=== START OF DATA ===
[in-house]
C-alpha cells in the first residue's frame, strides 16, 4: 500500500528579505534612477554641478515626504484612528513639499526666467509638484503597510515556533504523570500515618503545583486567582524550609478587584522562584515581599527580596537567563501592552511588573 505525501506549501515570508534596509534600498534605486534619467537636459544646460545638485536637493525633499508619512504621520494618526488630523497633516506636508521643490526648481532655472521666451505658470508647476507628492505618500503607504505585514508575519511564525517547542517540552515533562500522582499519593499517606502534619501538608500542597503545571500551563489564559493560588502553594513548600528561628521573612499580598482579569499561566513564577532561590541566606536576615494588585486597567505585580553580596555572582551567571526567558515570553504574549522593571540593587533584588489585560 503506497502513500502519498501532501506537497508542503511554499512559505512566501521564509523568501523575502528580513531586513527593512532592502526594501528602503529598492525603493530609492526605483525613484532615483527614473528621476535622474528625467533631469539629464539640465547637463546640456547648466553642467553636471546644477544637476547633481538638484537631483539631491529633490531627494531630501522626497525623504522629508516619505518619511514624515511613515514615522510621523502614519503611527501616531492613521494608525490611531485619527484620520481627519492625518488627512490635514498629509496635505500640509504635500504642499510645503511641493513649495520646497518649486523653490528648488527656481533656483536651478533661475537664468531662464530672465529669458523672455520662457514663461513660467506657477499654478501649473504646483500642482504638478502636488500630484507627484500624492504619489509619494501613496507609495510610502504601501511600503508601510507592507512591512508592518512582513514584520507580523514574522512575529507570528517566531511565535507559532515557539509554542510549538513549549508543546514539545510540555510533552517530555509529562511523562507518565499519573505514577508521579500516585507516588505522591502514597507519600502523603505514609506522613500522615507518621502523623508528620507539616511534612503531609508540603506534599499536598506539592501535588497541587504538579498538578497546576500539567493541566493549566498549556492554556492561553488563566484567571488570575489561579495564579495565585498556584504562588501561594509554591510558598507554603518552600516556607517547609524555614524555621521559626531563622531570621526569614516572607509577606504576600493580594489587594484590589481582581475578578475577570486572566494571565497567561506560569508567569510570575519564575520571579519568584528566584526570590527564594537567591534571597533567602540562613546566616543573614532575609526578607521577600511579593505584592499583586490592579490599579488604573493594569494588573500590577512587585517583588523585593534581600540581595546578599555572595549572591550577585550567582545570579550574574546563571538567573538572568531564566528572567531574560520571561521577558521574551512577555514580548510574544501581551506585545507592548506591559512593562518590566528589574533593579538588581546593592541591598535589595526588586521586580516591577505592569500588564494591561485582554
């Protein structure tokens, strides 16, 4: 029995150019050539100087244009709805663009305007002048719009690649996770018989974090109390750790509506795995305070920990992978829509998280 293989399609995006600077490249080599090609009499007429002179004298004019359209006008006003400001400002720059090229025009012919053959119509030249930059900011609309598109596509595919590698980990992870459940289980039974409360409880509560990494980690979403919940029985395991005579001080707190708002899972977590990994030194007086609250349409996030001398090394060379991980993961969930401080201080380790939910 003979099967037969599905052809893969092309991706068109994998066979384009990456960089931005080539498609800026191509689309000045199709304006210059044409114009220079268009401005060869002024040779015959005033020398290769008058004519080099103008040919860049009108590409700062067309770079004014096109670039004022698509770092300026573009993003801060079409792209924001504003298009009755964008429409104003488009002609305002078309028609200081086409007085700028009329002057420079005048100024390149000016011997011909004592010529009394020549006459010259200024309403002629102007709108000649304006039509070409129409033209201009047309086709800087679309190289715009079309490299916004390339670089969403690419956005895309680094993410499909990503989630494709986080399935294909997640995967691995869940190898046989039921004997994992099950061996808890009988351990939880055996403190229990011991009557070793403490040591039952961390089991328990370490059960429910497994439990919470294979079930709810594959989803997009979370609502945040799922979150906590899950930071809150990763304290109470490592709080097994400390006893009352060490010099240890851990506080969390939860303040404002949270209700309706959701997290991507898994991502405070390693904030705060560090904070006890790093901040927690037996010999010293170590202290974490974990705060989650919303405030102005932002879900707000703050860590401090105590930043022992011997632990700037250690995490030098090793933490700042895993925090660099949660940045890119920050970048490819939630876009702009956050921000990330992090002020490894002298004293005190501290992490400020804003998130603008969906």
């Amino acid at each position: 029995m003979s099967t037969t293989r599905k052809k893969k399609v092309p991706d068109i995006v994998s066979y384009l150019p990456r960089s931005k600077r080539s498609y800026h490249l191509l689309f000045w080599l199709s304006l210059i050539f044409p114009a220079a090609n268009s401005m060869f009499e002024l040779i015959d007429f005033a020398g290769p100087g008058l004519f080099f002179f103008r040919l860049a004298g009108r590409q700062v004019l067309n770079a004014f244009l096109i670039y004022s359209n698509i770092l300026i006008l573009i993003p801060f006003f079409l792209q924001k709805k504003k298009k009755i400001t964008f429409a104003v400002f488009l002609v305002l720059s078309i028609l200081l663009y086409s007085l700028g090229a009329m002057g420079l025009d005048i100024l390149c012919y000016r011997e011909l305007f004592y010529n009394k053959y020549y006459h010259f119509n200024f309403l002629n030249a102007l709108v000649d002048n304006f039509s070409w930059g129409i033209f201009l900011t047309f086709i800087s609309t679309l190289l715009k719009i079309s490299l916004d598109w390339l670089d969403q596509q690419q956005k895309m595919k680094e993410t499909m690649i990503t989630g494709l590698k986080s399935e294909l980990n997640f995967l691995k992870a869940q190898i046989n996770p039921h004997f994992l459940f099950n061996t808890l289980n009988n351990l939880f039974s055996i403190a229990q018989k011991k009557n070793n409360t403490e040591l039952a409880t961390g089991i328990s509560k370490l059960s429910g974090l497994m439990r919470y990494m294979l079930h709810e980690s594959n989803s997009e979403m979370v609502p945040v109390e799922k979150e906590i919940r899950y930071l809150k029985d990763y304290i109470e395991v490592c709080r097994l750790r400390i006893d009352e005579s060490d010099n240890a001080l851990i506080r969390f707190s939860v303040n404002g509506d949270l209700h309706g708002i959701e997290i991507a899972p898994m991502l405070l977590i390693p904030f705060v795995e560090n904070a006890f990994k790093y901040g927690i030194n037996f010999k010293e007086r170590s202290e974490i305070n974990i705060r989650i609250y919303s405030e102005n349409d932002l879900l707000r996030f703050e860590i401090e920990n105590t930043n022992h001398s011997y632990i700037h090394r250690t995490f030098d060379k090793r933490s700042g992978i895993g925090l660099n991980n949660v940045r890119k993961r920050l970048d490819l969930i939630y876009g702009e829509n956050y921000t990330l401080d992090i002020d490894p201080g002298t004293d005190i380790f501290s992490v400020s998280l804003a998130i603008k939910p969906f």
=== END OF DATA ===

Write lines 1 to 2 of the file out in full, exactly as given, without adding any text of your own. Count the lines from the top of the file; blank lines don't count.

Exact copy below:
[in-house]
C-alpha cells in the first residue's frame, strides 16, 4: 500500500528579505534612477554641478515626504484612528513639499526666467509638484503597510515556533504523570500515618503545583486567582524550609478587584522562584515581599527580596537567563501592552511588573 505525501506549501515570508534596509534600498534605486534619467537636459544646460545638485536637493525633499508619512504621520494618526488630523497633516506636508521643490526648481532655472521666451505658470508647476507628492505618500503607504505585514508575519511564525517547542517540552515533562500522582499519593499517606502534619501538608500542597503545571500551563489564559493560588502553594513548600528561628521573612499580598482579569499561566513564577532561590541566606536576615494588585486597567505585580553580596555572582551567571526567558515570553504574549522593571540593587533584588489585560 503506497502513500502519498501532501506537497508542503511554499512559505512566501521564509523568501523575502528580513531586513527593512532592502526594501528602503529598492525603493530609492526605483525613484532615483527614473528621476535622474528625467533631469539629464539640465547637463546640456547648466553642467553636471546644477544637476547633481538638484537631483539631491529633490531627494531630501522626497525623504522629508516619505518619511514624515511613515514615522510621523502614519503611527501616531492613521494608525490611531485619527484620520481627519492625518488627512490635514498629509496635505500640509504635500504642499510645503511641493513649495520646497518649486523653490528648488527656481533656483536651478533661475537664468531662464530672465529669458523672455520662457514663461513660467506657477499654478501649473504646483500642482504638478502636488500630484507627484500624492504619489509619494501613496507609495510610502504601501511600503508601510507592507512591512508592518512582513514584520507580523514574522512575529507570528517566531511565535507559532515557539509554542510549538513549549508543546514539545510540555510533552517530555509529562511523562507518565499519573505514577508521579500516585507516588505522591502514597507519600502523603505514609506522613500522615507518621502523623508528620507539616511534612503531609508540603506534599499536598506539592501535588497541587504538579498538578497546576500539567493541566493549566498549556492554556492561553488563566484567571488570575489561579495564579495565585498556584504562588501561594509554591510558598507554603518552600516556607517547609524555614524555621521559626531563622531570621526569614516572607509577606504576600493580594489587594484590589481582581475578578475577570486572566494571565497567561506560569508567569510570575519564575520571579519568584528566584526570590527564594537567591534571597533567602540562613546566616543573614532575609526578607521577600511579593505584592499583586490592579490599579488604573493594569494588573500590577512587585517583588523585593534581600540581595546578599555572595549572591550577585550567582545570579550574574546563571538567573538572568531564566528572567531574560520571561521577558521574551512577555514580548510574544501581551506585545507592548506591559512593562518590566528589574533593579538588581546593592541591598535589595526588586521586580516591577505592569500588564494591561485582554